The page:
State senate candidate Dan Gecker told a forum at Virginia Commonwealth University this week that he opposes both fracking and proposals to open Virginia's continental shelf for natural gas exploration.
Those stances put the maverick Democrat at odds with his party's leading Virginia officials.
Responding to a question from Republican candidate Glen Sturtevant on why he opposes these initiatives, Gecker said: "It would certainly be good to have an independent voice in the legislature, for one. I get to disagree."
Gecker's stance contrasts with the positions of the state's top three elected Democrats: Sens. Tim Kaine and Mark Warner and Gov. Terry McAuliffe.
Kaine and Warner both support offshore gas exploration. McAuliffe supports exploration as well as the construction of the controversial Atlantic Coast Pipeline.
Energy policy has become a surprise issue in elections coming up next month. Virginia is one of just four states holding significant votes this year.
The 554-mile-long pipeline would carry natural gas, produced in part through fracking, from West Virginia through Virginia to eastern North Carolina. The governors of all three states support its construction, but several environmental and property rights activists oppose it.
Kaine and Warner backed legislation that would expand offshore energy leasing in addition to the establishment of a revenue-sharing model for Atlantic coast states similar to that used to distribute energy production royalties to Gulf Coast states.
Gecker, a Chesterfield County supervisor running in a toss-up district, said he is putting environmental concerns first. "I believe there is insufficient evidence that fracking can be done safely to justify it in Virginia. I would not put the environment of Virginia at risk with fracking."
Regarding offshore natural gas exploration, Gecker said: "Right now, it has not been demonstrated that it can be done safely. We have a wonderful coastline and, again, I will not risk Virginia's environment for drilling offshore."
The Virginia Commonwealth forum Tuesday centered on the race for the state's 10th senate district, which includes portions of Richmond as well as a chunk of suburbs west of the capital and south of the James River. Major-party candidates Gecker and Sturtevant are also facing independent Marlene Durfee and Libertarian Carl Loser.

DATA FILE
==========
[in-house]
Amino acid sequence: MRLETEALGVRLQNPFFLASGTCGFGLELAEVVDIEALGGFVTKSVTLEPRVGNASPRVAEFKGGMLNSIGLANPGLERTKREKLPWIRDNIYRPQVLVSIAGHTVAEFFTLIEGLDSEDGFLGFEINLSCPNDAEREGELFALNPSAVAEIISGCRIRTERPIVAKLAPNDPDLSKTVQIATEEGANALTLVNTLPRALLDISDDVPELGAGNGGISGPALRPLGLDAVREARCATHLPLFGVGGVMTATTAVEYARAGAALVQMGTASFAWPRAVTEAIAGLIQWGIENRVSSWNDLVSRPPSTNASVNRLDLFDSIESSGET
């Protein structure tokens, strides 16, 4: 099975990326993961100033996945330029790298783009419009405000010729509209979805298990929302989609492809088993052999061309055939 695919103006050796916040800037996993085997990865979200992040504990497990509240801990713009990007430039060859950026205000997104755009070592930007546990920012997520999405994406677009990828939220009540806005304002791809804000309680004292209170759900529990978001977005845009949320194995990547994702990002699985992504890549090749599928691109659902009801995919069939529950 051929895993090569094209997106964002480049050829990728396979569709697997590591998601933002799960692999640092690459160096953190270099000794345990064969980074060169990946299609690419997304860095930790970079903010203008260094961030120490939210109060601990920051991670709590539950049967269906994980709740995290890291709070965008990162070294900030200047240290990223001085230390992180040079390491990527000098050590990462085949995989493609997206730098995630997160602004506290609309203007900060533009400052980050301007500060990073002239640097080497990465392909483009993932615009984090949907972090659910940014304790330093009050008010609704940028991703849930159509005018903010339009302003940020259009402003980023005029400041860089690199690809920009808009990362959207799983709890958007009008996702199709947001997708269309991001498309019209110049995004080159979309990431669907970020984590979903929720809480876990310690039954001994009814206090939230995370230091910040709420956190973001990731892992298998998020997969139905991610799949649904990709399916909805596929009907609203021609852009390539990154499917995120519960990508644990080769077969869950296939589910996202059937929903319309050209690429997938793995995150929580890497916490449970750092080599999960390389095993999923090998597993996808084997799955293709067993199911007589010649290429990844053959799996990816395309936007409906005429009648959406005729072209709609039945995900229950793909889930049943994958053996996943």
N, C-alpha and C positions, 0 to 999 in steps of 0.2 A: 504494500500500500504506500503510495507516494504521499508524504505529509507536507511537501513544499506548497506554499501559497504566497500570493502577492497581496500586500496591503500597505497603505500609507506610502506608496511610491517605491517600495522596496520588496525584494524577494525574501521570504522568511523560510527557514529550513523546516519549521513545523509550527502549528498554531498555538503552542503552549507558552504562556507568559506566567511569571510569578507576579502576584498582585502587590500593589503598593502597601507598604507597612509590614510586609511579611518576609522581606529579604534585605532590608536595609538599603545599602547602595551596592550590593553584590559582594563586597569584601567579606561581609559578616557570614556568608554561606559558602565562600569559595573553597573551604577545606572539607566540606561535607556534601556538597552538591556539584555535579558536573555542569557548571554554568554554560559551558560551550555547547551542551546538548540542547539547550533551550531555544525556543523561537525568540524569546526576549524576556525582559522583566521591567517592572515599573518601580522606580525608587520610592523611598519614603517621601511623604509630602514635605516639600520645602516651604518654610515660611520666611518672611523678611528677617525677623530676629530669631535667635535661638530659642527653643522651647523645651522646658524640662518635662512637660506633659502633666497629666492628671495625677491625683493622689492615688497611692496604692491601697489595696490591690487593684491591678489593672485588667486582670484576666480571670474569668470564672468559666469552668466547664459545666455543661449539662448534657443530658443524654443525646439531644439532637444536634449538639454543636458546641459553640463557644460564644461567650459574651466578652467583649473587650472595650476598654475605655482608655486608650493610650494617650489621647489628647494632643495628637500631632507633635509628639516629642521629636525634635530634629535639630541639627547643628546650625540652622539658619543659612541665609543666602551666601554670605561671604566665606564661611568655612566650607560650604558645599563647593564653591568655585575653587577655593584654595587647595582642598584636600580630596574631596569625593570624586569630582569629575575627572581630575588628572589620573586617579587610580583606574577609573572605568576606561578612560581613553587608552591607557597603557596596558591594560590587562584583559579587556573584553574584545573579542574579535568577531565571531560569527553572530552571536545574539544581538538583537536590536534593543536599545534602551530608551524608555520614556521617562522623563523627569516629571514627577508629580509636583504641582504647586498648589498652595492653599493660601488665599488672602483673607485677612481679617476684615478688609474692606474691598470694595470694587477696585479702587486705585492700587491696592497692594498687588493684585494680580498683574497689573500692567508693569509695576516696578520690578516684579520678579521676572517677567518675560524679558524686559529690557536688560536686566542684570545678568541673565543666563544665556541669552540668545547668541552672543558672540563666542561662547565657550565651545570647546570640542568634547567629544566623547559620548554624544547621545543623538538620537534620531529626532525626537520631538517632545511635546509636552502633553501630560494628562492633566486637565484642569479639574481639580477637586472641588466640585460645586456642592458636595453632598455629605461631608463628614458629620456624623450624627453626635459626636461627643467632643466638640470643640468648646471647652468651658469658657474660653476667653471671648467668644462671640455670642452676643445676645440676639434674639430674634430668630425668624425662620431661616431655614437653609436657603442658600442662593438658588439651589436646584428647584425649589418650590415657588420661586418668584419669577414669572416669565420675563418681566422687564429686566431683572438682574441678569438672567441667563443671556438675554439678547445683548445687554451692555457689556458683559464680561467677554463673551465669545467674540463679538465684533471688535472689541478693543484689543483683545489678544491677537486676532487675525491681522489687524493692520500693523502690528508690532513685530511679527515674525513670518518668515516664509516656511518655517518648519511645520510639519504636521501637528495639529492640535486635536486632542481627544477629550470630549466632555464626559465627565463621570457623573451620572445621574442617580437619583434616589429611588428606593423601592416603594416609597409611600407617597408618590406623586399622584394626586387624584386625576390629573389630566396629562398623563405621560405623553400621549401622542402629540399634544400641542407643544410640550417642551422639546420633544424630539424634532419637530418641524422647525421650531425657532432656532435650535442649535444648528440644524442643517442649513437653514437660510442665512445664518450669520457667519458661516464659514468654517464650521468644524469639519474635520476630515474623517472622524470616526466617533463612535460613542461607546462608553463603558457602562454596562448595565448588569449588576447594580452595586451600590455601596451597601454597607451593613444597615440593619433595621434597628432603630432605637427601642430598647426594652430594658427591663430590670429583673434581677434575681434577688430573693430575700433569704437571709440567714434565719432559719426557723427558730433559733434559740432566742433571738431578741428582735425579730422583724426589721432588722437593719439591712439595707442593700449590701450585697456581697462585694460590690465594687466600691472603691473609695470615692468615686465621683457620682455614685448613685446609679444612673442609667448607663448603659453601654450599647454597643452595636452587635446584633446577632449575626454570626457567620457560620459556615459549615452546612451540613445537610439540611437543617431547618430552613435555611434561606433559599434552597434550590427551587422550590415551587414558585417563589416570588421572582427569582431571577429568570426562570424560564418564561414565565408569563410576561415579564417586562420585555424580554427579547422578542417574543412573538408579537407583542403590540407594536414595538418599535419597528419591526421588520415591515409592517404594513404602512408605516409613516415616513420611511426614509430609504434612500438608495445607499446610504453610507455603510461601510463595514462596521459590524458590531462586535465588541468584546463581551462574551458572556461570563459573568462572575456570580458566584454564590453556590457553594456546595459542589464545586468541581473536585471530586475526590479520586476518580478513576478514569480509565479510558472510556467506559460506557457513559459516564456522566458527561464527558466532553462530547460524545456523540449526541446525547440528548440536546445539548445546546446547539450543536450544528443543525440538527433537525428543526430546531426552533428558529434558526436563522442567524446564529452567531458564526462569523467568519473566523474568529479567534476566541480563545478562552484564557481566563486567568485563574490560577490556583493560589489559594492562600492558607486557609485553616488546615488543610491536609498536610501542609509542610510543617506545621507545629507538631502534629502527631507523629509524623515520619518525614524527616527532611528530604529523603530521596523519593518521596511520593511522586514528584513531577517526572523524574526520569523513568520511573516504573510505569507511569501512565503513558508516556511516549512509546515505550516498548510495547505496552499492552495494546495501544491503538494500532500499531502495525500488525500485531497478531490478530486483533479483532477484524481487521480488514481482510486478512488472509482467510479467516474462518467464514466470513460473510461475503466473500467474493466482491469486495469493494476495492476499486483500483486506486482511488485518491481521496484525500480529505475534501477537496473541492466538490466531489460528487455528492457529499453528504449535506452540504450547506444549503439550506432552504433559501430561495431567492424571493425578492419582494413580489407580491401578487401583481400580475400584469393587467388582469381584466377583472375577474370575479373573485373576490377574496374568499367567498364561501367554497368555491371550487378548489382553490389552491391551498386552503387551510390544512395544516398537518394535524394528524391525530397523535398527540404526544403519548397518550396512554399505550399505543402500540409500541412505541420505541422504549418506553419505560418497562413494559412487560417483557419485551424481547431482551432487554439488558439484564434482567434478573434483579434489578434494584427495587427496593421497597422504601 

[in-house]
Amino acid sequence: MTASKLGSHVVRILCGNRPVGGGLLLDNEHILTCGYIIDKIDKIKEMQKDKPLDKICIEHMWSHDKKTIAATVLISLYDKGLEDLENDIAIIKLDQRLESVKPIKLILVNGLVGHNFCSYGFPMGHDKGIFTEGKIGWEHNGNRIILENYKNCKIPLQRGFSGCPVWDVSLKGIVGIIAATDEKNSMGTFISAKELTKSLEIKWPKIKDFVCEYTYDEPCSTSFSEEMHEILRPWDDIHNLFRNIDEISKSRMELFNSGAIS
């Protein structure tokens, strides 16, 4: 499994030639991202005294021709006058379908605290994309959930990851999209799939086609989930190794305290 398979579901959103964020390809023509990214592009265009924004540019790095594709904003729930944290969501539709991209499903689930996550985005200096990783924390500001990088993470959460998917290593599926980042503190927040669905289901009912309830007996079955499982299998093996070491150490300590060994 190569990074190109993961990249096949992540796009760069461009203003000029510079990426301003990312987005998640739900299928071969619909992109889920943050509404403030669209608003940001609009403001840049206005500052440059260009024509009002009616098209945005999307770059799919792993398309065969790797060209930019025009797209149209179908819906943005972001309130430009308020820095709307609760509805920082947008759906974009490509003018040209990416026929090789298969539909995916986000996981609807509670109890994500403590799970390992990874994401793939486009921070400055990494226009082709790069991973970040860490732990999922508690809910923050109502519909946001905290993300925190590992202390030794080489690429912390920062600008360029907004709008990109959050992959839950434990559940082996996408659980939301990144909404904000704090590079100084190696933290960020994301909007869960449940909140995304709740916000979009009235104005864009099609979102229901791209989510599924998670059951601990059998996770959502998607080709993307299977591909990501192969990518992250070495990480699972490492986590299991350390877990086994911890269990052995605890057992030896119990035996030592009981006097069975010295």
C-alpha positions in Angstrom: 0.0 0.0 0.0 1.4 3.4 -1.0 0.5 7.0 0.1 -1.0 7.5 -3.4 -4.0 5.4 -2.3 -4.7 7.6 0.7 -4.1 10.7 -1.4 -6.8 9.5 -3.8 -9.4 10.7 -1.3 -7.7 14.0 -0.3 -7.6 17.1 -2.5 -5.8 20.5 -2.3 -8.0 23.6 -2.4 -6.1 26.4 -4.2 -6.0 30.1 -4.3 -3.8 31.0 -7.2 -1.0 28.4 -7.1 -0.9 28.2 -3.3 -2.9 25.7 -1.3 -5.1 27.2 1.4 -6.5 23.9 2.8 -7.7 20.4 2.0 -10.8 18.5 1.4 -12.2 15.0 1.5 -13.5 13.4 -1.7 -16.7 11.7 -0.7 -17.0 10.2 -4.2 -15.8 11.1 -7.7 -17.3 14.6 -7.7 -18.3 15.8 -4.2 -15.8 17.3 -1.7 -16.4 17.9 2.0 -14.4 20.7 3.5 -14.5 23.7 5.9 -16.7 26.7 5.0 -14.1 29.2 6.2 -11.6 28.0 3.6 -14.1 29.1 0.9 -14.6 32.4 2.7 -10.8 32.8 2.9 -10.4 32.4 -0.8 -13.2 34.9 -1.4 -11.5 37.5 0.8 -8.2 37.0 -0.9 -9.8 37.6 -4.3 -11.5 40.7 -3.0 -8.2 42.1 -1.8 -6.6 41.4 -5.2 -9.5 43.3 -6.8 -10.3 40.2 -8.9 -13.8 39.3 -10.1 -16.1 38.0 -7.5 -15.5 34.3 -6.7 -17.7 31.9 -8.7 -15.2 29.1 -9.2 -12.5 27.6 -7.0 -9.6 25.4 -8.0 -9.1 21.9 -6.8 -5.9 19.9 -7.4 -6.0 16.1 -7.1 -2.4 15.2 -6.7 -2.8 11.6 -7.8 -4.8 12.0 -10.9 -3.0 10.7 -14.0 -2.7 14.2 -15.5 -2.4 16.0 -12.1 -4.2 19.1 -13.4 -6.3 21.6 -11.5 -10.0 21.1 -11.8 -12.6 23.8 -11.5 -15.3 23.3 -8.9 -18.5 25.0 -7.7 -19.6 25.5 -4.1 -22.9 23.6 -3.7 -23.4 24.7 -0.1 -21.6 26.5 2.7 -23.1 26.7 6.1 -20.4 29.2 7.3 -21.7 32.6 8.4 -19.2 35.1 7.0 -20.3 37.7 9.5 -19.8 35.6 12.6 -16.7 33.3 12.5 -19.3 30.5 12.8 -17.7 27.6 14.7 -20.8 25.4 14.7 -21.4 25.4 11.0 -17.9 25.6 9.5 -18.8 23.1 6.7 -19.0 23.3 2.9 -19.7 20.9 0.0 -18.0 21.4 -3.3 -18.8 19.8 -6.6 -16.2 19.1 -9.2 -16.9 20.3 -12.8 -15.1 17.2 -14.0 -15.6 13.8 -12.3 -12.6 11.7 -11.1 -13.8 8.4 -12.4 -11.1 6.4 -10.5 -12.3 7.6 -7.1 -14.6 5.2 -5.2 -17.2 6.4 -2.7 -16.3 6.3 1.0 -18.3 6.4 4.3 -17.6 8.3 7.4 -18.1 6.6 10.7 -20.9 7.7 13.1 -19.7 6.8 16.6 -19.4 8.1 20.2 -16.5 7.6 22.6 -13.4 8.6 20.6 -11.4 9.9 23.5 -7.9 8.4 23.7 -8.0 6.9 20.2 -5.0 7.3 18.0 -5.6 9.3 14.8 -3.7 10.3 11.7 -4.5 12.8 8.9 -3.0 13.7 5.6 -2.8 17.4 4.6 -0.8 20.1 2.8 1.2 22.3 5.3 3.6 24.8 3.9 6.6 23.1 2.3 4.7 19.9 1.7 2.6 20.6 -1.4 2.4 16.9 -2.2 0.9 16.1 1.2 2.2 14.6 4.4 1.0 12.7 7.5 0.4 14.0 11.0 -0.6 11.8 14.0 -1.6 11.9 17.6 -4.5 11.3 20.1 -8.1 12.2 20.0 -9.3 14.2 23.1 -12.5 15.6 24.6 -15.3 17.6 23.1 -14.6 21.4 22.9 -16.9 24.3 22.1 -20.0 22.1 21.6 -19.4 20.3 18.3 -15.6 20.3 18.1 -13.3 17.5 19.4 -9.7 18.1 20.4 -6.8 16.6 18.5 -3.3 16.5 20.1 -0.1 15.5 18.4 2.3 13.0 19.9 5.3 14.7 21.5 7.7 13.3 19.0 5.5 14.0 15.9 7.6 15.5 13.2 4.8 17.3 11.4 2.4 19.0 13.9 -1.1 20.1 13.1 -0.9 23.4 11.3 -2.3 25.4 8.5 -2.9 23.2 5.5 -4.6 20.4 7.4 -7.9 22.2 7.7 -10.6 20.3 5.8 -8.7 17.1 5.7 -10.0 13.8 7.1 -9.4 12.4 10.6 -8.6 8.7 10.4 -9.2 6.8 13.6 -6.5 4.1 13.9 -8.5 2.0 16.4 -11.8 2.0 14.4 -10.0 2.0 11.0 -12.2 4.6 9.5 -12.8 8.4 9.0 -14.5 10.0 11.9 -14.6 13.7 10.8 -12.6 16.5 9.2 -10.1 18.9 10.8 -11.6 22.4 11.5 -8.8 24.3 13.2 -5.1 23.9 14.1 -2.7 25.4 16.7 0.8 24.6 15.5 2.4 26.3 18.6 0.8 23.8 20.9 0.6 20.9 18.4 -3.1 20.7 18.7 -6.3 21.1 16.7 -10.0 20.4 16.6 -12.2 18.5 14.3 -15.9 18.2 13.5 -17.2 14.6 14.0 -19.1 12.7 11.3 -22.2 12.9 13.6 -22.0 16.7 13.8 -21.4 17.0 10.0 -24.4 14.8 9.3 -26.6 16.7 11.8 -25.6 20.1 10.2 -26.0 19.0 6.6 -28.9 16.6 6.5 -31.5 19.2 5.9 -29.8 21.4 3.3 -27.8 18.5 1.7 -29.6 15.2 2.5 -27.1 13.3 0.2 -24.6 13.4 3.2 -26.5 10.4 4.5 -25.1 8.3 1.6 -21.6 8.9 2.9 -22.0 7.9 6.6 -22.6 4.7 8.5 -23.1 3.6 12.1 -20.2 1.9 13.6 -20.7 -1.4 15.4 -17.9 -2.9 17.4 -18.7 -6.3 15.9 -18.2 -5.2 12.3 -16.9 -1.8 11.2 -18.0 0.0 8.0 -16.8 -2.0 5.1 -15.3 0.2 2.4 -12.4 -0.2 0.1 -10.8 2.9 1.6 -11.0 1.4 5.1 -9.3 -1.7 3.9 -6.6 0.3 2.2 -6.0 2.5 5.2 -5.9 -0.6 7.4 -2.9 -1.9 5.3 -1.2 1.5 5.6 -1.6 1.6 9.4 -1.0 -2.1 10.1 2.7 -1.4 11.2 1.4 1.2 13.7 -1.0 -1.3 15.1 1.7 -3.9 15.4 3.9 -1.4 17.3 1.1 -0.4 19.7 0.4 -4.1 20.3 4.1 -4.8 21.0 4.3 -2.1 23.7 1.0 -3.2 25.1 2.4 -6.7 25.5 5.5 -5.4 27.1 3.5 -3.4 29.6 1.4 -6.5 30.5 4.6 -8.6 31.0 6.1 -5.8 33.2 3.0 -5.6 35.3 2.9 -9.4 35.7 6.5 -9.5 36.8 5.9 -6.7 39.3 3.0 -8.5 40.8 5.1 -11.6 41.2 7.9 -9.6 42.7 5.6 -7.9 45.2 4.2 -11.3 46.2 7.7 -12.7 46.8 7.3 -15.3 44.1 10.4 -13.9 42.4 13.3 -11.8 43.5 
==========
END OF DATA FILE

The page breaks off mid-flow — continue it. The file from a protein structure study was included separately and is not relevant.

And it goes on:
Gecker went on to tout his dedication to economic development, stating that he will be attending the groundbreaking ceremony for the $2 billion Tranlin paper plant in Chesterfield County.
"I know how to provide economic development for our citizens without fracking, and without risking the environment," he told the audience.
The hard-line stance on energy is just the latest case of Gecker's independence from his party's most powerful players. During the Democratic primary earlier this year, one of his opponents slammed him for his longtime service as legal counsel to Kathleen Willey, one of President Bill Clinton's sexual-misconduct accusers in the 1990s.
In contrast, in an interview this month on WAMU’s Kojo Nnamdi Show, McAuliffe credited his ability to persuade the Chinese paper manufacturer to choose the Chesterfield site in part to the Atlantic coast gas pipeline.
McAuliffe said: "We won that in Virginia — $2 billion, 2,000 new jobs. The only reason I’m in the game moving these companies to Virginia is because of this pipeline.”
After Gecker laid out his opposition to the new energy projects, Sturtevant countered he would be "proud to stand with Gov. McAuliffe, Sen. Kaine [and] Sen. Warner in a bipartisan fashion. Energy means jobs in Virginia. And you simply cannot be serious about that unless you have an all-of-the-above energy policy."